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Seven Ways to Fuel the Fire in Employee Performance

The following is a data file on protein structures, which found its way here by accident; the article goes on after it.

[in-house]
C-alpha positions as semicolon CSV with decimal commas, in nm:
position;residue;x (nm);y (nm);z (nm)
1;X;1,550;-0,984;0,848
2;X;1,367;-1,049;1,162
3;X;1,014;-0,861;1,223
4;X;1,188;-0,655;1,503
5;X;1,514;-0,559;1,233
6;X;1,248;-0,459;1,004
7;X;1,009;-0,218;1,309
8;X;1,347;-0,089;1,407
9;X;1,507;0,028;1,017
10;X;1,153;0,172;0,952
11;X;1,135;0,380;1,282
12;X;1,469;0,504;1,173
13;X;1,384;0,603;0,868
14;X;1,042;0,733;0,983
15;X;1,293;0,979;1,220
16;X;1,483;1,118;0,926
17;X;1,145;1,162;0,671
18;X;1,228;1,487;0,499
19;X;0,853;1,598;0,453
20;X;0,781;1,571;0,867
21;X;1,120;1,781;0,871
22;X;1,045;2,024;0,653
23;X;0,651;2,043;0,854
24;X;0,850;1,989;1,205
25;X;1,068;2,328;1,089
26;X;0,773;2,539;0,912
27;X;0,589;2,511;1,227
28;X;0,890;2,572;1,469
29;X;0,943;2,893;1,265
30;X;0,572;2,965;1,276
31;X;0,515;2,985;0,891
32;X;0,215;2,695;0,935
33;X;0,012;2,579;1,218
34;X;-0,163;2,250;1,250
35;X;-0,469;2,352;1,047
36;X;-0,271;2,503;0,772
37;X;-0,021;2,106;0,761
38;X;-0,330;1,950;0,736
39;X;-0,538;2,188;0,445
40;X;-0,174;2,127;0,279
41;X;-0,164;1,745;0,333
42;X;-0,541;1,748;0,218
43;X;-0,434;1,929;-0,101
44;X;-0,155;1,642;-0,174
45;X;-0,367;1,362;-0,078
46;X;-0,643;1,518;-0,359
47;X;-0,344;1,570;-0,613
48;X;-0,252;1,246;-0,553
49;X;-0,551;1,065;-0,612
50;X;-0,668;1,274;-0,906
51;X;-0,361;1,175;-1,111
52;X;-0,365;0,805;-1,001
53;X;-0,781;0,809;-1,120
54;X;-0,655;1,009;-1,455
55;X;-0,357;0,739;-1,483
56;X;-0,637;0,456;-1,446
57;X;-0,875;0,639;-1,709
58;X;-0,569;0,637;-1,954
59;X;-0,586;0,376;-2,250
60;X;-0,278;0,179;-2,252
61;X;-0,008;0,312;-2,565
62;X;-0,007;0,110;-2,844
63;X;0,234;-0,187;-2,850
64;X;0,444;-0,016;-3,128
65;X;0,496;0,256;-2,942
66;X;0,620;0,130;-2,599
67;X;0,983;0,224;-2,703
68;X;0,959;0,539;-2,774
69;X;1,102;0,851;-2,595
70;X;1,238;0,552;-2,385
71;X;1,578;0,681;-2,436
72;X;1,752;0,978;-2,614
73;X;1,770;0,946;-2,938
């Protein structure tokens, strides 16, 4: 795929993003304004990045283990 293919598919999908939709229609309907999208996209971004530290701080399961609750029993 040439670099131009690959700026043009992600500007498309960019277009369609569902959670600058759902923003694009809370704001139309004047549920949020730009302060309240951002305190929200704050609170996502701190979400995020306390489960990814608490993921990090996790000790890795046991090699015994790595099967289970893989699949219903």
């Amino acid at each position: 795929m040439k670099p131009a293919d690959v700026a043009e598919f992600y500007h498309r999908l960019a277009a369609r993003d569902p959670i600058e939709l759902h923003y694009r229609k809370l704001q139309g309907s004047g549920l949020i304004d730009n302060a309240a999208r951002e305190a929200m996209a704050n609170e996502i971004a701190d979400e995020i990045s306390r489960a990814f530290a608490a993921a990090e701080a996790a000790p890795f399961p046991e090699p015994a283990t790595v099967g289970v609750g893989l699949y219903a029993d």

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By Howard Hyden In a down market, it is crucial to do an awesome job for your customers. Retaining your existing customers and attracting new ones is the key to having a good year in tough times. If you want your employees to be awesome with your retail customers, you must be awesome to your employees. Here are seven key strategies to increase employee performance. 1. Change management behavior: Einstein’s famous definition of insanity is “doing the same thing over and over and expecting different results.” If management doesn’t change its' behavior why should you expect different results from your employees. Life is a six-inch game, and those 6 inches is right between the ears. If you tell your employees “the market is tough and we will probably have a tough year” they will probably prove you right. However, if you communicate that the market is tough then the good news is that the competitors think they’re going to have a tough year. Since they believe that they are going to have a tough year why don’t you put the pedal to the metal to bring more value to your customers so that you can have a good year. You just might become what you think. Communicate a strategy that it is important to go the extra mile for the customer so that you can minimize the risk of losing customers. Additionally, if you are awesome with customers they may spread P.W.O.M. (positive word-of-mouth) so that you can attract new customers. 2. Hire the best: All too frequently, employers run a classified ad, get marginal candidates, and then hire the tallest twerp. If you want to motivate your current team, you must add new hires that bring the right attitude and work ethic to the party. Hiring wrong can be a bad motivation for your current employees. You, as well as your team, can look for hard-working dedicated employees with the right attitude in their personal life. Everyone is a customer of numerous organizations, so when you are a customer and an employee goes the extra mile and is demonstrating right behavior - hire them! It is easier to teach them about your business than it is to try to fix poor attitude or a weak work ethic. 3. Weed the garden: The strategy here is to hire the best and leave the rest. If you do not weed the garden the performance of the team will go down. When you finally weed the garden the other employees will probably cheer as well as say “what took you so long- we figured that out 10 months ago.” If you do not weed the garden, the employees just might be standing at the water cooler complaining about how tough it is. If they are doing that, they are certainly not focused on going the “extra mile” for the customer. This often leads to N.W.O.M. (negative word of mouth), which can lead to either lost customers or fewer sales opportunities. When you finally weed the garden, the performance of the rest of the team will go up. 4. Provide the right environment including tools and equipment: To better service customers a company installed GPS systems in the field personnel's vehicles. That way when a customer called in for service it allowed the company to dispatch the closest service technician to that customer. Another company had numerous catalogs with a variety of products from their suppliers. The problem was that the information quickly became obsolete and the salespeople didn't have current information at their fingertips. The company put all of their catalogs, as well as current pricing information, on CDs and equipped their field personnel with laptops. This allowed the field personnel to give accurate product as well as pricing information to the customer on the spot. 5. Using W.I.I.F.M. (what’s in it for me) as a key strategy to light the fire in your employees: Employees can obviously see what’s in it for the customer when the employee gives up their lunch hour or stays late to go the extra mile for the customer. Employees are also good at understanding “what’s in it for the company.” The company makes more profit. In tough times it may be even more vital to use W.I.I.F.M. to stoke the fires in your employees. In doing a significant amount of research on corporate culture and behavior change, one of the key strategies was that +K.I.T.A.’s change behavior more than -K.I.T.A.’s. +K.I.T.A.’s translates into a positive kick in the posterior changes behavior more than negative K.I.T.A.’s. Most employees feel under-appreciated – True or False? If they felt appreciated, just imagine the level of performance that can be obtained. 6. Train, Train, Train: in tough times it is often the variable expenses of marketing and training that are the first to get cut. Maybe doing the opposite would be a better approach. This is referred to this as “counter-intuitive marketing strategies.” When the rest of world goes south, perhaps you should go north. This might be a great time to resist the temptation to cut training and instead increase your investment in this area. Employees must be viewed as “an appreciating asset.” This means that their ability to add value to customers must continuously increase. Employees will work hard for companies that make an investment in them, and training can be an inhibitor to turn over. If you have higher turnover relative to competition you will have lower customer satisfaction. Therefore, companies that have made an investment in their employees just might have lower turnover, which increases their customer satisfaction. Training can also be a magnet to attract top talent in the marketplace. The best employees want to work for organizations that will help them grow. 7. Celebrate: Don’t wait until the end of month or the end of the year to celebrate success. “Sweat the small stuff.” Frequently hold gatherings of employees to celebrate the small wins. This will not only recognize those people that are going the extra mile, but encourage others to do the same. It is also focusing on the positive versus negative. Focusing on the negative may only lead to more bad news. Management behavior will need to change to focus more on rewarding the behavior that you want. “What gets rewarded gets done” is an axiom that has been around a long time. When looking at the above seven strategies to motivate employees in tough times it should be evident that the biggest change must be in management behavior. If management doesn’t change its behavior, what are the odds the employees are going to change theirs? Whose behavior do you have a better chance of changing, yours or someone else’s? The answer is obvious. If you want your employees to go the extra mile for the customer then go the extra mile for your employees. “There is no traffic jam on the extra mile!” Get your employees out there on the extra mile because it’s a lot of fun and you will reap the rewards. About the Author: Howard Hyden is a keynote speaker and founder of The Center for Customer Focus. He is an MBA from Pepperdine University and brings more than 25 years of hard-won business acumen and hands-on experience to the podium. He performed extensive research in the concepts for transforming organizations into customer-focused cultures. A sampling of Howard’s clients includes: 3M, CIGNA and Douglas Broadcasting. For more information, please visit: www.howardhyden.com.